Study: Dirty windows aid air pollution
Canadian scientists have determined dirty windows located in metropolitan urban areas might be hidden contributors to air pollution.
J.D. Donaldson and colleagues at the University of Toronto said the grime that accumulates on windows -- as well as buildings, roads and other surfaces in urban areas -- could be an important source of nitrogen oxide air pollutants that combine with other air pollutants to form smog.
In the study, Donaldson and his team focused on urban surface films, often termed "window grime," as a potential contributor to air pollution. The films contain nitrogen compounds, which disappear at rates that can't be explained by obvious losses due to rain washout. In addition, traditional models of urban air pollution suggest the existence of an unrecognized source for a nitrogen compound involved in smog formation.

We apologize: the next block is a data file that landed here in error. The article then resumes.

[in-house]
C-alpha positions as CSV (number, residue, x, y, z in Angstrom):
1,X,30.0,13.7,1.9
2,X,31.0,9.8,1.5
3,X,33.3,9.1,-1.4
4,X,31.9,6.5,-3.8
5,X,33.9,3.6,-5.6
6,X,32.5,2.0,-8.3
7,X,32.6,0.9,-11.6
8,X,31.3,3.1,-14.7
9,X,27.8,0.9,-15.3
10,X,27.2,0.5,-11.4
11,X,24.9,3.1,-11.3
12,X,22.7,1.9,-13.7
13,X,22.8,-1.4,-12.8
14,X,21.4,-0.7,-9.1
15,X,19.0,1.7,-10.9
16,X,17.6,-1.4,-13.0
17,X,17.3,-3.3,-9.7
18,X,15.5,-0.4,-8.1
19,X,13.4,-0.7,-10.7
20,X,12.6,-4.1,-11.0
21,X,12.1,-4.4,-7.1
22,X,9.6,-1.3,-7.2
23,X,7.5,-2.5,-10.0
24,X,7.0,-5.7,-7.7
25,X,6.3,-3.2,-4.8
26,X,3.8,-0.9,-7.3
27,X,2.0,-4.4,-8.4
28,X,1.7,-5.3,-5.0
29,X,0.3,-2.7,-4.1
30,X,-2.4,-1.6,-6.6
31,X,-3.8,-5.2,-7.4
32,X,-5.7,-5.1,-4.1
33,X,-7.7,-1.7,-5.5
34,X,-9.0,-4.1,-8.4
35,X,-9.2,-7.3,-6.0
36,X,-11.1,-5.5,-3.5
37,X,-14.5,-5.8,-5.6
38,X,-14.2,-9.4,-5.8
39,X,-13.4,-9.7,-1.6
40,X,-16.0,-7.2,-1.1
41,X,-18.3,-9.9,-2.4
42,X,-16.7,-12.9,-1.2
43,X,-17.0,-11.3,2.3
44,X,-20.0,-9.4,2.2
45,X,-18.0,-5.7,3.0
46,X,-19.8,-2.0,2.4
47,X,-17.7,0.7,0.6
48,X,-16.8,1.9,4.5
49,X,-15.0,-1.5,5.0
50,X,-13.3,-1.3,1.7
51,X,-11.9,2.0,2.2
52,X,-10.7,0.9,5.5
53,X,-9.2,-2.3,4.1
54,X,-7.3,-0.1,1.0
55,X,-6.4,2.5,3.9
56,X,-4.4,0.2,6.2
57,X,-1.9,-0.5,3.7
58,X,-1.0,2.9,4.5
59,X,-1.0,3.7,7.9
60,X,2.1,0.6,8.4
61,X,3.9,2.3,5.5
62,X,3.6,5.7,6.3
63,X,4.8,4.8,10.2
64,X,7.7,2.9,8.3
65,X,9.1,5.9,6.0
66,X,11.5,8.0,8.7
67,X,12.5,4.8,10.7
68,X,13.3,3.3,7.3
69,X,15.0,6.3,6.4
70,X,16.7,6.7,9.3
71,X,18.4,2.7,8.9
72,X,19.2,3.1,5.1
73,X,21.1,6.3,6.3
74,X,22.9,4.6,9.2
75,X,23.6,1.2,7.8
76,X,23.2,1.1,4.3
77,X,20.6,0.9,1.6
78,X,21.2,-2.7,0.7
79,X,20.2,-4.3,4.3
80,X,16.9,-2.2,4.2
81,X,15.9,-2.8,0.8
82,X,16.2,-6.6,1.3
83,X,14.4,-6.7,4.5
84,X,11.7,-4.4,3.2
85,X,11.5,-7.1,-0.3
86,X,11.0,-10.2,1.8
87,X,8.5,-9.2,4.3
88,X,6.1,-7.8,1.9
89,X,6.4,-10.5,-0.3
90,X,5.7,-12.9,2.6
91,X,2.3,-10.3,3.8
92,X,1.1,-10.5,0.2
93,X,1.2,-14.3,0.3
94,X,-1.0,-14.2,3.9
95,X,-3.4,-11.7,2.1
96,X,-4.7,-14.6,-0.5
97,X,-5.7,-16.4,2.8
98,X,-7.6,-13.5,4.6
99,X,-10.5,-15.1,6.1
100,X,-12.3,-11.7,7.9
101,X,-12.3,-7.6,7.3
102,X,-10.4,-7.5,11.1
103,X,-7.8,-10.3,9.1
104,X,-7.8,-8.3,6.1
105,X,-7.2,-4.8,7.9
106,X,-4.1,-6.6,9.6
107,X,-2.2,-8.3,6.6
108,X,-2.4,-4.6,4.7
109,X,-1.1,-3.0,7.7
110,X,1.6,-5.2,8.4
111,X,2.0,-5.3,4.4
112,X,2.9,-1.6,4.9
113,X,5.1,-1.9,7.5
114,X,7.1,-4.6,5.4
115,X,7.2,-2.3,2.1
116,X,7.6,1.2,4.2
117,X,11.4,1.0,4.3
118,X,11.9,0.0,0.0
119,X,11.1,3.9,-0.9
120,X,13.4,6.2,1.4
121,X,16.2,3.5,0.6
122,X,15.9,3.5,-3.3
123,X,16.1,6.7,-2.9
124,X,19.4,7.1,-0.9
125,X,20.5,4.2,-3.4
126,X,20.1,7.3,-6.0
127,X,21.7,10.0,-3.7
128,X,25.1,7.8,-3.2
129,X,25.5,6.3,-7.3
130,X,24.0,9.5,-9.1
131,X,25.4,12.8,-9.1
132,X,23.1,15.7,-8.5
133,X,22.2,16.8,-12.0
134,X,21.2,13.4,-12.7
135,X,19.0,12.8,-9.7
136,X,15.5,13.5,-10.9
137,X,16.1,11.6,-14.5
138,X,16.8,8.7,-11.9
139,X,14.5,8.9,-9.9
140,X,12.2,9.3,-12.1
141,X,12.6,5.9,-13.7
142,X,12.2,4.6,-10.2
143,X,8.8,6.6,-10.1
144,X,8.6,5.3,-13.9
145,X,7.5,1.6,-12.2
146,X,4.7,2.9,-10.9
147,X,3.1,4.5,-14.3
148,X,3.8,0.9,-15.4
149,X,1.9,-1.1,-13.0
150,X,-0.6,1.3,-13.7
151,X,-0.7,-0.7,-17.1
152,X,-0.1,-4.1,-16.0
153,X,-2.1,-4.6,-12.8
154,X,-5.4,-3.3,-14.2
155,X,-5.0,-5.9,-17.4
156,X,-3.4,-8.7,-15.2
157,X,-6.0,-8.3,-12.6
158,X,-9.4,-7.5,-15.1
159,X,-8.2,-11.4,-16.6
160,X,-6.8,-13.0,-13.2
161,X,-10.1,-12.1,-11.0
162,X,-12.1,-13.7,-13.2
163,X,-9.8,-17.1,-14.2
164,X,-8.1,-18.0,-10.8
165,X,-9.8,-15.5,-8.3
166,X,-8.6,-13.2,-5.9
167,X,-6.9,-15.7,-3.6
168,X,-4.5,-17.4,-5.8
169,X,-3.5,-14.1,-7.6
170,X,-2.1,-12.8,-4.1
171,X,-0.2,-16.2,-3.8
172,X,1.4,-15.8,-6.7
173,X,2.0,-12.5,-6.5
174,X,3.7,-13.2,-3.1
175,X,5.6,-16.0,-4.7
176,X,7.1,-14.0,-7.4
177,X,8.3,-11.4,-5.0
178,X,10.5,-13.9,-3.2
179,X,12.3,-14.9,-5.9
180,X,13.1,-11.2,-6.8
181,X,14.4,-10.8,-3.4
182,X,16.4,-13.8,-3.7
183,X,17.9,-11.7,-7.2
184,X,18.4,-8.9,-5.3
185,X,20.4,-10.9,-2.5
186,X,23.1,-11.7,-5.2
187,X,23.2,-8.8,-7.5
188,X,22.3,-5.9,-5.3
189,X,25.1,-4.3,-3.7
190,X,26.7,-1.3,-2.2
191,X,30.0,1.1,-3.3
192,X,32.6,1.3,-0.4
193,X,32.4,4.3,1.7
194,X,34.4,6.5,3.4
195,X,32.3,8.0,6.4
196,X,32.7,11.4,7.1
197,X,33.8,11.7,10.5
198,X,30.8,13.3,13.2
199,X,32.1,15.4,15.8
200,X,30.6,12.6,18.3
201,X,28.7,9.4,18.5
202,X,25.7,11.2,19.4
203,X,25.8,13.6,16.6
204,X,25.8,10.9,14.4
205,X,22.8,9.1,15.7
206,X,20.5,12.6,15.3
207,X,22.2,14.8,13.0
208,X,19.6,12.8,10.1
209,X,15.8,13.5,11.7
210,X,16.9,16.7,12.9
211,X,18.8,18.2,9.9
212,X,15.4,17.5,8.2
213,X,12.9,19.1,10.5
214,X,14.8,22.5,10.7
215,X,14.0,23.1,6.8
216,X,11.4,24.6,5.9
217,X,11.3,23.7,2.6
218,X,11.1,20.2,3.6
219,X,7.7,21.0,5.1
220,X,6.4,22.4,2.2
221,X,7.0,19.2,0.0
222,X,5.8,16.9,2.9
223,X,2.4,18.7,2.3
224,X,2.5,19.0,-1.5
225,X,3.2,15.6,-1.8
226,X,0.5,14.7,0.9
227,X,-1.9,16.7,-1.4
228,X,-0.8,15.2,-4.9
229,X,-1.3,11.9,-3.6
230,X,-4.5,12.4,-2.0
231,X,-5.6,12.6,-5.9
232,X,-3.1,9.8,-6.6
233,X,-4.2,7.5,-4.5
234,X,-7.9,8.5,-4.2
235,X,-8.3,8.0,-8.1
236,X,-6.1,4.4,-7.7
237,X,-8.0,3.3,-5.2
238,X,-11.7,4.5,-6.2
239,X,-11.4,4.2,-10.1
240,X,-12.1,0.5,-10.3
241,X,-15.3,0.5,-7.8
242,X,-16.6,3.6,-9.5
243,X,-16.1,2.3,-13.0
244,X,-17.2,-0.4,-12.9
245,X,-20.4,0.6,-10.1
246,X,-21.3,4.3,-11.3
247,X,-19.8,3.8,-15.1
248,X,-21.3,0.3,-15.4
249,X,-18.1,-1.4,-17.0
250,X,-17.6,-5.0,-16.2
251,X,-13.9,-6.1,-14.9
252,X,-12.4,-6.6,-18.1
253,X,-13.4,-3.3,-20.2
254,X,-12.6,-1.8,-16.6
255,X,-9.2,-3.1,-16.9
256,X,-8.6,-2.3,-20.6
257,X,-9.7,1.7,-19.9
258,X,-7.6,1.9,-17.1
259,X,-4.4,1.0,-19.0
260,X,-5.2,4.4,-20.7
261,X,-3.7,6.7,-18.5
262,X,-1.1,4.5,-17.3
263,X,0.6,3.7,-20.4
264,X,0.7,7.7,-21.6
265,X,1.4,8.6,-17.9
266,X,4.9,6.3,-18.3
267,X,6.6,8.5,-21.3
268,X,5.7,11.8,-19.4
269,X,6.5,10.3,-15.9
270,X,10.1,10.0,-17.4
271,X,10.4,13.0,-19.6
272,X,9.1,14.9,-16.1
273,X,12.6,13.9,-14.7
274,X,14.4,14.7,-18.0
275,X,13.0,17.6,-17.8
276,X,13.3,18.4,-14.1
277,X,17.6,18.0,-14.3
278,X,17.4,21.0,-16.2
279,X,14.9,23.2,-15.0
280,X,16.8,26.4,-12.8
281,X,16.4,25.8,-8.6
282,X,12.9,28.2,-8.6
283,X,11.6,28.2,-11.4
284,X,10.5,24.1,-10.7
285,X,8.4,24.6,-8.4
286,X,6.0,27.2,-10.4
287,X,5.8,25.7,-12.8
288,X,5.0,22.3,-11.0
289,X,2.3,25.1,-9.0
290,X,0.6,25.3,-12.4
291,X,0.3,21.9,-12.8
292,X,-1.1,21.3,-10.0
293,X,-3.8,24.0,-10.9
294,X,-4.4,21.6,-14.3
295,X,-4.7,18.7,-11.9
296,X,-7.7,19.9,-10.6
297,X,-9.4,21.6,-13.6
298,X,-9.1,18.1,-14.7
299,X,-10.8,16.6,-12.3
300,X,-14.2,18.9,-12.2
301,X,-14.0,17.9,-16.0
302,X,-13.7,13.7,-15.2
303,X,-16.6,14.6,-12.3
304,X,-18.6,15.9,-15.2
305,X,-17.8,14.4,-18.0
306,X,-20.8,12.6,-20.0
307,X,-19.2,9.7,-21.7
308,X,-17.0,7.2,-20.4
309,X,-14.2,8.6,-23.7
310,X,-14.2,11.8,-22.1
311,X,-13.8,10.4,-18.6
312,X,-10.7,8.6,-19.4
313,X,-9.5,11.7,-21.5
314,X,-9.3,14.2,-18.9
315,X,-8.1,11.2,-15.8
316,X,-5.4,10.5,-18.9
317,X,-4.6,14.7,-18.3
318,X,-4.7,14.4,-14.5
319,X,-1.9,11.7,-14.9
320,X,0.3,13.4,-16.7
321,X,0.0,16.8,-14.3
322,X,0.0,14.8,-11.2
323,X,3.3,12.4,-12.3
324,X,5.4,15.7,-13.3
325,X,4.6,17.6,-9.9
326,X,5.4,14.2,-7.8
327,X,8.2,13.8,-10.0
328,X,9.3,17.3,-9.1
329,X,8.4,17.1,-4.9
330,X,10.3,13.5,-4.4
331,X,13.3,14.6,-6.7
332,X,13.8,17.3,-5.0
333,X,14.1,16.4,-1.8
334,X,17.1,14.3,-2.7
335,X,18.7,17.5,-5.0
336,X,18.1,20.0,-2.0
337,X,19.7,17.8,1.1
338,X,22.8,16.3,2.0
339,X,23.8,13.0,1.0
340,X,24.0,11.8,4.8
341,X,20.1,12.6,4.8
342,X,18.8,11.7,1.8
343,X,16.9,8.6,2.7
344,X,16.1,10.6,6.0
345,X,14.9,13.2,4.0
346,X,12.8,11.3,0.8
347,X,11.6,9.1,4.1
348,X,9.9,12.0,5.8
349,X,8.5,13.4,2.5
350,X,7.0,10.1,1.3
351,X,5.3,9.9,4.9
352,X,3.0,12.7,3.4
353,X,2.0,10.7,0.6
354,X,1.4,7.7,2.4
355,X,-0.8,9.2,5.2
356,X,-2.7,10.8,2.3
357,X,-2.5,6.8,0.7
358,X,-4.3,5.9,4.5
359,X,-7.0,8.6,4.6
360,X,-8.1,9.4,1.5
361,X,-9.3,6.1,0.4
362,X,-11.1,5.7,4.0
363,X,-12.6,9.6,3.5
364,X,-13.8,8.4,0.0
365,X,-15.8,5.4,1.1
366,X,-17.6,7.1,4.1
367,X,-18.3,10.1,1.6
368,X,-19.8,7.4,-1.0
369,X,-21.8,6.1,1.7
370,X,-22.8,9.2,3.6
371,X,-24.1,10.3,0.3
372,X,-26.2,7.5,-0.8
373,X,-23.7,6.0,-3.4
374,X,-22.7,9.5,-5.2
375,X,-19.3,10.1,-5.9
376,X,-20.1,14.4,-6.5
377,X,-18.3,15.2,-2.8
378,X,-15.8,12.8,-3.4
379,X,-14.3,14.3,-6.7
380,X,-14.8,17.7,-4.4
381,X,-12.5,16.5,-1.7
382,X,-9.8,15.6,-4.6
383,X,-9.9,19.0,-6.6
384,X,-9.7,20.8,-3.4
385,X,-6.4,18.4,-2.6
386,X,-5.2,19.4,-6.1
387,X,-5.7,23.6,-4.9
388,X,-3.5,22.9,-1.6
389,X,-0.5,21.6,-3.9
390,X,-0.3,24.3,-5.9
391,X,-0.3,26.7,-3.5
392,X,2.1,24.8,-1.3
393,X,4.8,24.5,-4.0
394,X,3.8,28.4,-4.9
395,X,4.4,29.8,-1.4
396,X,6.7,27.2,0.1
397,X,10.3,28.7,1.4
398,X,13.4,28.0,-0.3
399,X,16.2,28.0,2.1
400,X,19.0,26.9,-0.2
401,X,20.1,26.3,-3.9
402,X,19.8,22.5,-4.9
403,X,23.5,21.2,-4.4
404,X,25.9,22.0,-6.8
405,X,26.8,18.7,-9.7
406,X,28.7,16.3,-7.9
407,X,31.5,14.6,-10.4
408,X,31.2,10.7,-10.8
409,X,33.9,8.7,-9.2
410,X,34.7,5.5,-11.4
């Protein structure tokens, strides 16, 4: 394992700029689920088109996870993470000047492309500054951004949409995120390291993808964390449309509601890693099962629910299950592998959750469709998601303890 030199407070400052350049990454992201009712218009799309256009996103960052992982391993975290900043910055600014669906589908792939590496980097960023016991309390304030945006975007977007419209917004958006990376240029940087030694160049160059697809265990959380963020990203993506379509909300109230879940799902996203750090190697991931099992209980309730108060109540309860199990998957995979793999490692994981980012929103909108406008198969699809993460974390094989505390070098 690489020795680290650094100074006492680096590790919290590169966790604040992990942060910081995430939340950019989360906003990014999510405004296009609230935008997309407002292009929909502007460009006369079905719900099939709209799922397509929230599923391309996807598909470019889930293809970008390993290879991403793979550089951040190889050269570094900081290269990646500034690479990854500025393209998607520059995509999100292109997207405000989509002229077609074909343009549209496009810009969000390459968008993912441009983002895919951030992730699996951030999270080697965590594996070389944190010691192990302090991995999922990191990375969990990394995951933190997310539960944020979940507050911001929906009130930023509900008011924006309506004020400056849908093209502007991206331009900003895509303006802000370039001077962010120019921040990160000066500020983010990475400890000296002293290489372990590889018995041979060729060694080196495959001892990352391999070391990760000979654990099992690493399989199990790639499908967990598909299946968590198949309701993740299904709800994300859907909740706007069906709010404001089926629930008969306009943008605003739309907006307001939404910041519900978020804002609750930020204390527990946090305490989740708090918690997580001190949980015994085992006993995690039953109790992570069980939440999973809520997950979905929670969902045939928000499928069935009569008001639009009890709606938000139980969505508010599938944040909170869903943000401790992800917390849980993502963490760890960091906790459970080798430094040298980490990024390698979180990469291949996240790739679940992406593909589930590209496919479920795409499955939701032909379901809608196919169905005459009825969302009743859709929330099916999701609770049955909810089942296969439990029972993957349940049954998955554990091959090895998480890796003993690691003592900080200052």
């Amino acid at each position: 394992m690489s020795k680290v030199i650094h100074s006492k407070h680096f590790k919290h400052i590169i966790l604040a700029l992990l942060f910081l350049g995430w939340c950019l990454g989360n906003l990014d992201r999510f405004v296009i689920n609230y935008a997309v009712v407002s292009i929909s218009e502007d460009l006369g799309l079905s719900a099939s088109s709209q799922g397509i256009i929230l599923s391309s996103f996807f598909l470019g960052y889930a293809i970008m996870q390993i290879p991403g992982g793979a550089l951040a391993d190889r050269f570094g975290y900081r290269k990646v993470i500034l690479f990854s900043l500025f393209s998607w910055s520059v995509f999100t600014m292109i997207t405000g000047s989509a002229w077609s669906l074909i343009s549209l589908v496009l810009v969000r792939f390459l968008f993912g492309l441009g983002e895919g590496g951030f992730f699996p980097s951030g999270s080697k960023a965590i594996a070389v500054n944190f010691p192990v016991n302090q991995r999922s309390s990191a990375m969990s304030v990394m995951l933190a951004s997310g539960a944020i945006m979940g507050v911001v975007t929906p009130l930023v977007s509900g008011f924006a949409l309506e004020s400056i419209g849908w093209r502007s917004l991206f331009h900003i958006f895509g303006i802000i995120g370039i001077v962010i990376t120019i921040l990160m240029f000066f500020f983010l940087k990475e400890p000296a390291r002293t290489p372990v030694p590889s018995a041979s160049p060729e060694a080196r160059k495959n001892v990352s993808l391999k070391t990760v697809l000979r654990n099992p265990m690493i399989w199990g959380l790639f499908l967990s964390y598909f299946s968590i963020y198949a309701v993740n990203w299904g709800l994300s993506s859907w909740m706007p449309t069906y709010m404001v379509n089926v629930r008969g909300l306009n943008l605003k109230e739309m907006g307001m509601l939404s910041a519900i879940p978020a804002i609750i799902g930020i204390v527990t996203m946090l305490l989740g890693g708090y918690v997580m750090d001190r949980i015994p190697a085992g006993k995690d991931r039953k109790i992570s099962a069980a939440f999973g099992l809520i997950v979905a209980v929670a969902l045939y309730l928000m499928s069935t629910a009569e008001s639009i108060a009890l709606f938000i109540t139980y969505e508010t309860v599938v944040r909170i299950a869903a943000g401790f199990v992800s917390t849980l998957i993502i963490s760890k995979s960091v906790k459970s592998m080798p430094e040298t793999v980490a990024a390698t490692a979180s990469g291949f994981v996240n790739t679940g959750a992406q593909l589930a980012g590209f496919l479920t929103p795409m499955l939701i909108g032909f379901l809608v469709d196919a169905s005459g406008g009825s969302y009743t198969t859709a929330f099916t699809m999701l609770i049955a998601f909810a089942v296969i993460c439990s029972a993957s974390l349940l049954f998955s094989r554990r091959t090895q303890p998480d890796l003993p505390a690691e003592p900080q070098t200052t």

The study presents experimental evidence suggesting windows and other surfaces in urban areas may be sites where "inactive" nitrogen oxides might be transformed into "active" forms and be released into the atmosphere. That transformation might occur in a process triggered by sunlight shining on film-covered surfaces, the scientists said.
The research is to be published in the June 15 issue of the journal Environmental Science & Technology.
Copyright 2007 by United Press International